Immersive Technology and a New Virtual Reality
Article by: David Waltenbaugh, Founder and CEO, Root VR and founding member of XR Virginia.
A new “virtual field trip” down Richmond, Virginia’s Kanawha Canal showcases the potential to use Extended Reality (XR) technologies to learn, work, and connect in powerful new ways.
Virtual reality has long found a home in works of science fiction and visions of a far-away future, but the onset of the COVID-19 virus and the related closures of workplaces and schools and general social distancing is showcasing the technology’s potential in applications for remote work, play, and even education.
Extended Reality, or XR, as the collective technologies of Virtual Reality (VR), Augmented Reality (AR), and other forms of immersive media have been termed, generally involves the use of headsets or glasses to display content in a manner which reacts to the user’s gaze and movement. In contrast to traditional, fixed displays like televisions or computer monitors, XR more closely replicates the ways in which we naturally interact with the world around us. In theory, mimicking true-to-life experience could improve how people process information, and a growing body of research is showing that there is more reality than fiction to this science.
In a 2018 study conducted at the University of Maryland, researchers conducted a visual memory test comparing XR technology to traditional digital education platforms like desktop computers and tablets, finding that the added immersion provided by virtual reality significantly improved memory recall. And while “virtual field trips” may not provide a perfect substitute for actual experience, researchers at the University of Waterloo contend that they present a powerful alternative that increases accessibility to experiential learning when in-person learning may be infeasible.
Outside of the research lab, many organizations have begun employing XR to create educational content in the hopes of harnessing some of the technology’s power to teach and to reach. Richmond, Virginia-based Venture Richmond recently partnered with immersive media production company Media Plural to produce a “virtual field trip” of their Riverfront Canal Cruises on the historic Kanawha Canal. Created with a 360-degree camera and specialized audio recording equipment and viewable on standard web browsers, smartphones, and XR headsets, the 30-minute experience takes viewers on a guided tour of the canal and explores its role in Richmond and American history and commerce. In addition to creating an experience which can be enjoyed by viewers of all ages from around the world, Venture Richmond tied the tour’s content to specific Virginia Studies and U.S. History Standards of Learning in an effort to create a piece which could be used for Fourth and Fifth Grade education by teachers and families schooling remotely during the COVID-19 pandemic.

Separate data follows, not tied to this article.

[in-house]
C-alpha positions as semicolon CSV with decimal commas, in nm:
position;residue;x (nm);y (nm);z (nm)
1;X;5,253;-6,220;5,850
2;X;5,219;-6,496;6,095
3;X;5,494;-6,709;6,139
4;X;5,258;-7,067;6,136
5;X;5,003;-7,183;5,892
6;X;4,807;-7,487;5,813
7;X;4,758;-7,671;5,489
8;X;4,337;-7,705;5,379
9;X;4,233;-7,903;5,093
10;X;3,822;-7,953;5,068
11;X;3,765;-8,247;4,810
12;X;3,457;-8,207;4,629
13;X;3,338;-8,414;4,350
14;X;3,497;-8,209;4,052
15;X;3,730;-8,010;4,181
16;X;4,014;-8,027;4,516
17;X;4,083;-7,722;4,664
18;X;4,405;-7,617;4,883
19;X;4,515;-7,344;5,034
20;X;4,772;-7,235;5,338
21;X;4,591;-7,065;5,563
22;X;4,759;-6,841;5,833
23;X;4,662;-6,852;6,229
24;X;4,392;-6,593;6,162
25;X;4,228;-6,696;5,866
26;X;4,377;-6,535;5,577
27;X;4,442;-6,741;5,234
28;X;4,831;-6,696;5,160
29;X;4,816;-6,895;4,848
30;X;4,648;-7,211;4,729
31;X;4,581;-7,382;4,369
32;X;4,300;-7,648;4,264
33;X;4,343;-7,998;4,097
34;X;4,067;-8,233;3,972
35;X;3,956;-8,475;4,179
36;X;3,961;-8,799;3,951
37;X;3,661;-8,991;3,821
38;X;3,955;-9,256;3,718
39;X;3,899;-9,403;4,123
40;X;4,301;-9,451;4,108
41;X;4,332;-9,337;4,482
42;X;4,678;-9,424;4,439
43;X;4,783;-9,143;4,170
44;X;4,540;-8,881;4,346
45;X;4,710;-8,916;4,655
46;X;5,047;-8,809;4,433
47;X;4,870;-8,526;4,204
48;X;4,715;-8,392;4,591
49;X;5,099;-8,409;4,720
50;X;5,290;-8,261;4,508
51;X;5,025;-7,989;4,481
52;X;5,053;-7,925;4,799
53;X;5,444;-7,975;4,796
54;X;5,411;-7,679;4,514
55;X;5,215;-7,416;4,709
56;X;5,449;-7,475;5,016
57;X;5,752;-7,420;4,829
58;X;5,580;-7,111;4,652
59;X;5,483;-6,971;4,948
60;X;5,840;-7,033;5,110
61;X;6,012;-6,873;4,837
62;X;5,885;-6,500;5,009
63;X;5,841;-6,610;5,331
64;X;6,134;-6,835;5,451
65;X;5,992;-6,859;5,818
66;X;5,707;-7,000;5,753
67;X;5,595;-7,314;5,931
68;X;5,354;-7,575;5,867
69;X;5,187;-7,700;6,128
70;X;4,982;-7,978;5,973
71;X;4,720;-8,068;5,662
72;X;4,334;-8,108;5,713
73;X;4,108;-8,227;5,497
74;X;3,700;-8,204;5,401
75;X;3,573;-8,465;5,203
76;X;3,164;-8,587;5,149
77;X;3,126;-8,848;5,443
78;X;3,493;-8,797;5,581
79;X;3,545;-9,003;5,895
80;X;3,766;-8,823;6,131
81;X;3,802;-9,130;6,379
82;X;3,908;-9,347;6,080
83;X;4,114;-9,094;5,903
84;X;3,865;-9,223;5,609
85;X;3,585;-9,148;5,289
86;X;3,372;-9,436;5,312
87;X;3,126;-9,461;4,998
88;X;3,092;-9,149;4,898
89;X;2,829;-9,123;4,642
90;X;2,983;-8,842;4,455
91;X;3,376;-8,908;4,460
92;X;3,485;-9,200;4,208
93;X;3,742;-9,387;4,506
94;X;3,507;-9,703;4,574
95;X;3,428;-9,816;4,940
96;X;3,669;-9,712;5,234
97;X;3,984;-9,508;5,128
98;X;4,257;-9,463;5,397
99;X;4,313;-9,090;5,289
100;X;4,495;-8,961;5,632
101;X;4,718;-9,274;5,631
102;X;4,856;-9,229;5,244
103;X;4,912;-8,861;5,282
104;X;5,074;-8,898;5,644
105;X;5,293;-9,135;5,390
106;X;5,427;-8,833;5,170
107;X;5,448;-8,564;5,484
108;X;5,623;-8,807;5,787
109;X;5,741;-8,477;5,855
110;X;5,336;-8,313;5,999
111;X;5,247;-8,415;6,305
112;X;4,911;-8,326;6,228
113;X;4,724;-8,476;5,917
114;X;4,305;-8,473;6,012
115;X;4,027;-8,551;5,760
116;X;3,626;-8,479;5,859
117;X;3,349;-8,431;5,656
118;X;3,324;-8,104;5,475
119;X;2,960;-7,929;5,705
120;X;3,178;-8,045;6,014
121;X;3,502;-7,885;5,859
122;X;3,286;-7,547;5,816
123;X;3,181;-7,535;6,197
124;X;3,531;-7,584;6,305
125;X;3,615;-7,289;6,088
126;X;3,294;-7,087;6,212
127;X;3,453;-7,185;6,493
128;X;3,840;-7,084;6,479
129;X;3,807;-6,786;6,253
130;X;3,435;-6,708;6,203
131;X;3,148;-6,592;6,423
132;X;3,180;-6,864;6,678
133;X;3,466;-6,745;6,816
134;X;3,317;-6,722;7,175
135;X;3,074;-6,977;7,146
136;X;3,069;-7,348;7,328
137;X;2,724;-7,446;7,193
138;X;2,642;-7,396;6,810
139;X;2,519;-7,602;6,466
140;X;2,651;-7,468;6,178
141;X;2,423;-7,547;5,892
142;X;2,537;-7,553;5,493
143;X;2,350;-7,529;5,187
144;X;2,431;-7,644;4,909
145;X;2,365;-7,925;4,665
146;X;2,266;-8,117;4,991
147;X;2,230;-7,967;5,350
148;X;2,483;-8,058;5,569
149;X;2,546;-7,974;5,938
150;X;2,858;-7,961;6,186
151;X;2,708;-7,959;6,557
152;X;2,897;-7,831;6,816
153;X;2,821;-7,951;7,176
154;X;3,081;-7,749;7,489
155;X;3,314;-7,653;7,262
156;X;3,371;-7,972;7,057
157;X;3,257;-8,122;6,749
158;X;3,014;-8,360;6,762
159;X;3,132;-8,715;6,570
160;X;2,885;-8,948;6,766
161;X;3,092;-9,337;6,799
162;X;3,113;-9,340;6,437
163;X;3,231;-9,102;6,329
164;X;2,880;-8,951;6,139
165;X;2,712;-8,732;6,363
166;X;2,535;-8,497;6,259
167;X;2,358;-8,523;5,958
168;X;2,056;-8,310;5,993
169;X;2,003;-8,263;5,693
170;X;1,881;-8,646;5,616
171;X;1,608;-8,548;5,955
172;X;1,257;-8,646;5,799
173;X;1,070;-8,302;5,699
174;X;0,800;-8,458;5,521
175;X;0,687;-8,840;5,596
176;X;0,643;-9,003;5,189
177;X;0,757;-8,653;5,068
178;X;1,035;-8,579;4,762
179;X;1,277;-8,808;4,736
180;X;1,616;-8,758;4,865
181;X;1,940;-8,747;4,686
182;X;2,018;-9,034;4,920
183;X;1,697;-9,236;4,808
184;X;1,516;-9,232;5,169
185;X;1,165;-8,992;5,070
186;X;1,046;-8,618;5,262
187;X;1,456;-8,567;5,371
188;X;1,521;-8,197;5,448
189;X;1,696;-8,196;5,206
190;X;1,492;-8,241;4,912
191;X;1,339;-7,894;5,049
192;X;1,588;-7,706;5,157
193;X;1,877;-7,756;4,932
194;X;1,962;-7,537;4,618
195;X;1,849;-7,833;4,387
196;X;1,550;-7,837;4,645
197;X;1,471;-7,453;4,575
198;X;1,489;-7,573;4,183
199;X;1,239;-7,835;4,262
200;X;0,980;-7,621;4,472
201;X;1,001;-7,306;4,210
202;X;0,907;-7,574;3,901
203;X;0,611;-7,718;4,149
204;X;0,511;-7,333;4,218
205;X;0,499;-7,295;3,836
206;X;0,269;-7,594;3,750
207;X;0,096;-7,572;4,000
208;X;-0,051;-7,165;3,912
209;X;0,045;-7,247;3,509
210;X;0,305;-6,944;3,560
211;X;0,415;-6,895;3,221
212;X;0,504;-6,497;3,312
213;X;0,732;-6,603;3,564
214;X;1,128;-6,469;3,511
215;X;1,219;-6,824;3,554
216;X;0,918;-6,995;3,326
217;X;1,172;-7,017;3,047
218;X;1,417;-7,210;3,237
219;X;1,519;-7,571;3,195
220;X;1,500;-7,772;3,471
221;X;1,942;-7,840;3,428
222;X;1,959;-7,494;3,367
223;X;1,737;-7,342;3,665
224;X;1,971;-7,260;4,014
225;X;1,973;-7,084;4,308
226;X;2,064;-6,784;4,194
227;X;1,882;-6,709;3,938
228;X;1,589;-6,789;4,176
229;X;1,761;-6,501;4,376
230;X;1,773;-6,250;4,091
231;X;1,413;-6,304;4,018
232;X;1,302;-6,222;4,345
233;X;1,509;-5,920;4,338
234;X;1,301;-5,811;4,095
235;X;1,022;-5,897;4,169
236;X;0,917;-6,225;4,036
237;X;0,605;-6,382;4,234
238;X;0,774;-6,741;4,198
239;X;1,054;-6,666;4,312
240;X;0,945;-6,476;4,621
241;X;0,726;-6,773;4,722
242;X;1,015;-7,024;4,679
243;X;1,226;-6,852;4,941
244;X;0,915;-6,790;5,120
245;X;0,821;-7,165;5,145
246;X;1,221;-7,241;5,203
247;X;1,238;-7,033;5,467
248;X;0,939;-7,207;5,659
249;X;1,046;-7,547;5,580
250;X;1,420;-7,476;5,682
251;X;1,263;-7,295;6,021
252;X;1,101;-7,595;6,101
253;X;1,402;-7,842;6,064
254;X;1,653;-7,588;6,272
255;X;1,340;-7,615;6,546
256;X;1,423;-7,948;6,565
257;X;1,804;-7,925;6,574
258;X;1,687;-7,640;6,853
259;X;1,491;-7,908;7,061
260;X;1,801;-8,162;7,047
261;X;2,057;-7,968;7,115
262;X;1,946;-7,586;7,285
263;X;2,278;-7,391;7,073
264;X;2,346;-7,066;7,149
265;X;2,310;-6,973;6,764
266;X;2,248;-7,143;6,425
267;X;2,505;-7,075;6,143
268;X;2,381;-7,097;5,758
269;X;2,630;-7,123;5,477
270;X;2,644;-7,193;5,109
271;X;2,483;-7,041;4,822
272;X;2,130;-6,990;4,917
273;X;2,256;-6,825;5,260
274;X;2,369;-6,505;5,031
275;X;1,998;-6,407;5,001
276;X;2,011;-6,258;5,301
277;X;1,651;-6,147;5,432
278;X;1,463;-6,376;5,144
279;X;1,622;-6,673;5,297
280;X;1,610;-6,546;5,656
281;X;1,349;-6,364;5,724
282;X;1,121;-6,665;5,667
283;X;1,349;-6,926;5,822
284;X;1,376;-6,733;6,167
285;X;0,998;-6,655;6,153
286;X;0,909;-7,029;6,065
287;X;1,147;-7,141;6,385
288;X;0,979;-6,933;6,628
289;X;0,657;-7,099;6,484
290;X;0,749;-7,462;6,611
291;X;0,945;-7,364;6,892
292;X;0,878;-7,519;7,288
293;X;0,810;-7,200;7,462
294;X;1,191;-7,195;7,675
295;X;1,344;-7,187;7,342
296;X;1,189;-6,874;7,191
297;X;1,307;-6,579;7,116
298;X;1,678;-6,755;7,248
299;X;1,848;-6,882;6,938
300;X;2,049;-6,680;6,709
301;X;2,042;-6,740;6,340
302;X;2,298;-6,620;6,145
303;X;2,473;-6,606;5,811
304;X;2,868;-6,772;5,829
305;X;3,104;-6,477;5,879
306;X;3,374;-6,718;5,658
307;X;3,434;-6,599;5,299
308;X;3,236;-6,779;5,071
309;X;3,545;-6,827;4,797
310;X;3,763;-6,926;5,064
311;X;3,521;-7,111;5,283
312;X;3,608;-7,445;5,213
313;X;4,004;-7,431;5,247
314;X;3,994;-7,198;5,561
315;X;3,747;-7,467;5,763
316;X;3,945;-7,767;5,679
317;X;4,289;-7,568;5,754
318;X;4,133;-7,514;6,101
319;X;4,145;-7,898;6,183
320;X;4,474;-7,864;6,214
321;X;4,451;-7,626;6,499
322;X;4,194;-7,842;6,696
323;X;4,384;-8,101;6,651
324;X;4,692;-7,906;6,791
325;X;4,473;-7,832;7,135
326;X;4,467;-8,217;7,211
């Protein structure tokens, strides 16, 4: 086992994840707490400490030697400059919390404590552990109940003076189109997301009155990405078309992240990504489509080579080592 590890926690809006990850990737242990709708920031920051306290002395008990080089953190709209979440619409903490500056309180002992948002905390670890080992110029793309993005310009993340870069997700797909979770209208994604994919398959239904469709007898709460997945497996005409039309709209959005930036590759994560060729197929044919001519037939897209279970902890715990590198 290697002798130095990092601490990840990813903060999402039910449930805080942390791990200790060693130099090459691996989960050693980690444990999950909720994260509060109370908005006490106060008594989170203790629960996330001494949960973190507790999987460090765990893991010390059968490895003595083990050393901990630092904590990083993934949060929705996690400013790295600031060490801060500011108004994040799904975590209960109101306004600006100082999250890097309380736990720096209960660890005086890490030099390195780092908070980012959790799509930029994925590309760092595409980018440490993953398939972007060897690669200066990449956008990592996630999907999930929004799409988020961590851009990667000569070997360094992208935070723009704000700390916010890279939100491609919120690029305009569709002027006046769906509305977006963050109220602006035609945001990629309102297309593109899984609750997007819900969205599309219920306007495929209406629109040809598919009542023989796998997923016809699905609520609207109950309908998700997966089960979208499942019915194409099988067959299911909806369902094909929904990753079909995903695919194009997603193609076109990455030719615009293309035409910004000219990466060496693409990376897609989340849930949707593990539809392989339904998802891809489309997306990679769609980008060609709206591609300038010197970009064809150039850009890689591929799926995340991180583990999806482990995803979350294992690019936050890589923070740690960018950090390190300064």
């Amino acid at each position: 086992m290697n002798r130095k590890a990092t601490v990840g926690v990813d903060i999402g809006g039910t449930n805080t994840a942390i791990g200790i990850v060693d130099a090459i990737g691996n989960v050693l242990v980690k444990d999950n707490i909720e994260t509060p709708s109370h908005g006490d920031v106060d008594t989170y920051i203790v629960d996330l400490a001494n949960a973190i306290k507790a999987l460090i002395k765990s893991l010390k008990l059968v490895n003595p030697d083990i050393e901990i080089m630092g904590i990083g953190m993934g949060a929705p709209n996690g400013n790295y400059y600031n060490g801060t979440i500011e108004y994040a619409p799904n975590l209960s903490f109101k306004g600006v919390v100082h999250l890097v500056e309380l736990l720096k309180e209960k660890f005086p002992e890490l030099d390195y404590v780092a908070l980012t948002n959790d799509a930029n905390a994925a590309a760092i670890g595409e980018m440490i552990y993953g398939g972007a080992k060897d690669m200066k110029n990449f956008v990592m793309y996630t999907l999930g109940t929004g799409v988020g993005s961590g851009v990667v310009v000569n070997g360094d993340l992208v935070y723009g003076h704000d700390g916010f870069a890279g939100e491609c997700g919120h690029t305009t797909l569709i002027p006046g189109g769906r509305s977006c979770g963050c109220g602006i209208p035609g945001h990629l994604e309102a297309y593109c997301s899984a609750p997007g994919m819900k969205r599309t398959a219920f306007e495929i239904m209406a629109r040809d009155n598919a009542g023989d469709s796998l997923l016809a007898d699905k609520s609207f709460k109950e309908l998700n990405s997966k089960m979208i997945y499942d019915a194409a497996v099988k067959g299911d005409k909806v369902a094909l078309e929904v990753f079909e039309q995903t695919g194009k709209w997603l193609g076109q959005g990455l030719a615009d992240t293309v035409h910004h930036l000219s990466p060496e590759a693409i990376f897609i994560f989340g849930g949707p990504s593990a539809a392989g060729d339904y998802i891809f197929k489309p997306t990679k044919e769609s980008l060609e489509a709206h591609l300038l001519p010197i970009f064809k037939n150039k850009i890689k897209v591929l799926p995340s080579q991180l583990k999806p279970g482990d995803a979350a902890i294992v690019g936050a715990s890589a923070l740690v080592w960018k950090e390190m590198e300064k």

“Venture Richmond’s efforts include offering products and programs that add value to Downtown Richmond for those who live and work here as well as for those who come visit,” said Anedra Bourne, Deputy Executive Director for Venture Richmond. “For us, the opportunity to use this technology to bring our Canal Cruises into people’s homes as an education tool was too exciting to pass up, especially during a time when parents need creative ways to keep learning fun while at home. We hope that teachers will use it in the classroom in the future both in Richmond and throughout Virginia; and, that taking a cruise with us virtually will entice folks to come visit the riverfront.”
For information on news and events related to the use of XR technology in education, healthcare, enterprise, and entertainment, follow XR Virginia, a trade organization dedicated to promoting XR industry in Virginia.
And be sure to join XR Virginia for their first Virtual Happy Hour event on Friday, July 10, 4:30-5:30 p.m. "Virtual Reality: Failure to Launch or Ready for Liftoff?" featuring USC's Albert "Skip" Rizzo who will discuss the science of VR. Click here for more information.